Heavily discounted, the Nutanix package now comes to $100,751. The equivalent VSAN/SuperMicro package (without hardware discounting) comes to $48,187. Obviously, a huge premium. I would additionally argue that the VSAN/SuperMicro package would offer considerably more performance, as well as a superior day-to-day management experience.
When software is decoupled from hardware, customers win.
Dell now sells their version of Nutanix. Recently, one of our teams investigated acquiring two configurations — one to run Nutanix, one to run VSAN, everything the same. Dell pricing is somewhat different than Nutanix pricing, but there’s still a meaningful difference.
The quoted price for the Dell/Nutanix configuration was $214,855.
The price for the bare-bones equivalent Dell configuration was $46,911. To even things up, you’d have to license VSAN for 8 CPUs in this case, so add (list) $19,960 for that — so a new total of $66,871 for VSAN on Dell vs. $214,855 for the Dell/Nutanix.
The only missing pricing component on the VSAN/Dell side is three years of hardware support. But still, a $147,984 difference for a four-server appliance?
Again, I would personally argue that the VSAN/Dell solution would offer much greater performance, and a superior day-to-day operational experience.
Full details of our received quote can be found here: Dell-VSAN vs Dell-Nutanix-Price-Quotes
Again, when software is decoupled from hardware, customers win.
This one involves EVO:RAIL — which uses VSAN. Like Nutanix, EVO:RAIL is an all-in-one appliance that delivers a simplified out-of-the-box experience. Keep in mind, actual prices are determined by our EVO:RAIL partners, so we’re presenting list price estimates. The deltas are less compelling, but they’re still significant.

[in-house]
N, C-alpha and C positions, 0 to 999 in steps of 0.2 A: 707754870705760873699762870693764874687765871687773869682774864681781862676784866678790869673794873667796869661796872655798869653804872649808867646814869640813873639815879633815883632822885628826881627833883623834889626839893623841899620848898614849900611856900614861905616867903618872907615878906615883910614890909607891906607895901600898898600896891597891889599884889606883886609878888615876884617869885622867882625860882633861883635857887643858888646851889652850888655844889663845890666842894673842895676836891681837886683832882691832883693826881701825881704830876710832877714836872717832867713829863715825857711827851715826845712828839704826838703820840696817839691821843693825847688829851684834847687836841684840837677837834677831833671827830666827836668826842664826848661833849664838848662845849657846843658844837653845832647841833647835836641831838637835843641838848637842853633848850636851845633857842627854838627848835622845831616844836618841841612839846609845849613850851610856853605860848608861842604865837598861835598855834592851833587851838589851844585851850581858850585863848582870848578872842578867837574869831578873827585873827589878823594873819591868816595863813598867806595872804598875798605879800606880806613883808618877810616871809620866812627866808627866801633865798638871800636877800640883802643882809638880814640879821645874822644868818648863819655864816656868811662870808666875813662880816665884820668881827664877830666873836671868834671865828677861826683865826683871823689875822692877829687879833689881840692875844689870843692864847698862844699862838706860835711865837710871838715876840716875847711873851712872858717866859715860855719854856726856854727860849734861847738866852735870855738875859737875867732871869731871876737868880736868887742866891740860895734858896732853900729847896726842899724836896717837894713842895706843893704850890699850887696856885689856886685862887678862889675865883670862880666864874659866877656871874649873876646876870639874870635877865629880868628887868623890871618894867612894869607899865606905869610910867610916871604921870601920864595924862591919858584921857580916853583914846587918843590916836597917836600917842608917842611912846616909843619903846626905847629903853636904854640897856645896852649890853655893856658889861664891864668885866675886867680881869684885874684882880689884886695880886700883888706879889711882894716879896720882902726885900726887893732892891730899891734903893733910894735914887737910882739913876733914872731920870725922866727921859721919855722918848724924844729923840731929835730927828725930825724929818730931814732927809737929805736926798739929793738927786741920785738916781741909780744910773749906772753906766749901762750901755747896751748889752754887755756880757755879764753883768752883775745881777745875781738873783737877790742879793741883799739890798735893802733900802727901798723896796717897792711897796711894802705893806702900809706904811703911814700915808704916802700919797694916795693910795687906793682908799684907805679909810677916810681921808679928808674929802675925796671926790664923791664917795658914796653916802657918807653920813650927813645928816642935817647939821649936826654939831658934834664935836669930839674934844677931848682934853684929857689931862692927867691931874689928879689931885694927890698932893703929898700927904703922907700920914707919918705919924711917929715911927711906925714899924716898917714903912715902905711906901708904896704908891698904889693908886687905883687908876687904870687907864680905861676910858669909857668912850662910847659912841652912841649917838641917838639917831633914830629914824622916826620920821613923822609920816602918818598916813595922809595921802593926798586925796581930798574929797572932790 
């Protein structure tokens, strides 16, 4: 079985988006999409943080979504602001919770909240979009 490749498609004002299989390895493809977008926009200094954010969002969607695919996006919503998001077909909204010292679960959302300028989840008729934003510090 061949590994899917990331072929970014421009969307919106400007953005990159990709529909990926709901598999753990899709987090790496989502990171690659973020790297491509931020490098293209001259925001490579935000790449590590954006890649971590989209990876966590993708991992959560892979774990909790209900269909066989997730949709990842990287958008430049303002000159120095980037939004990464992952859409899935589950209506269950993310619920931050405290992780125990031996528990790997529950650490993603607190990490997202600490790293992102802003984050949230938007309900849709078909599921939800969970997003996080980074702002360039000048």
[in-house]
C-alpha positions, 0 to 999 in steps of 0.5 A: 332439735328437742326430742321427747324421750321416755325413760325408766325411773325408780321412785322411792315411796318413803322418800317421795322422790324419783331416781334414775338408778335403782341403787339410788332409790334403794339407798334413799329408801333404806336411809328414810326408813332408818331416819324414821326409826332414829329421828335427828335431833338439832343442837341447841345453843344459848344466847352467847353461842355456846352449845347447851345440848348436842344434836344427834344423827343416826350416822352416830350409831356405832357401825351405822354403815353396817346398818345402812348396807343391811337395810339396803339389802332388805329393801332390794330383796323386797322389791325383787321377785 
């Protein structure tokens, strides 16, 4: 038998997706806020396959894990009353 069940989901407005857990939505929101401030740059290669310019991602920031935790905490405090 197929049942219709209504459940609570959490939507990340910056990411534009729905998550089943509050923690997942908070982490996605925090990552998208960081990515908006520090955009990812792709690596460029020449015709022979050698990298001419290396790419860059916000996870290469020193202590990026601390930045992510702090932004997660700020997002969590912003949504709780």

For the Nutanix 1050, we had to add RAM to get to 128 GB vs. 192 GB on the EVO:RAIL. We had to add Nutanix Platinum Support to reach equivalency to the EVO:RAIL 24×7 support with NBD parts replacement.
EVO:RAIL is now available with the vSphere Loyalty Program, which means that — for both solutions — bring your own vSphere licenses.
Compared to the Nutanix 1050, the EVO:RAIL is ~$10K less expensive, and the EVO:RAIL includes 64GB of additional RAM. Not as large a delta as previous examples, as this is a very price-sensitive portion of the marketplace.
But move up to the next model, and the picture changes. Compared to the Nutanix 3050, the EVO:RAIL is $73,432 less expensive. Note that the Nutanix has four additional cores (as well as 64GB less RAM) as compared to the current EVO:RAIL
Although we can’t get precisely to apples-to-apples (can’t seem to get to precisely 192 GB of RAM on the Nutanix boxes), it illustrates my point.
Based on the research above, Nutanix appears to be charging a very hefty premium for largely equivalent configurations. Even with aggressive discounting, there’s a vast gulf in relative pricing.
In all fairness, Nutanix will likely point to the “value” of their solution. But I’d argue back that “value” is entirely in the eyes of the beholder. Both solutions deliver simple, hyperconverged functionality.
Where might the value come from?
If we factor in the relative performance of each (a work in progress, admittedly), the per-VM cost differentials will likely become even *more* extreme. And that’s *before* we get to the other advantages of the VSAN approach: technical advantages, operational advantages and more.
Why pay more?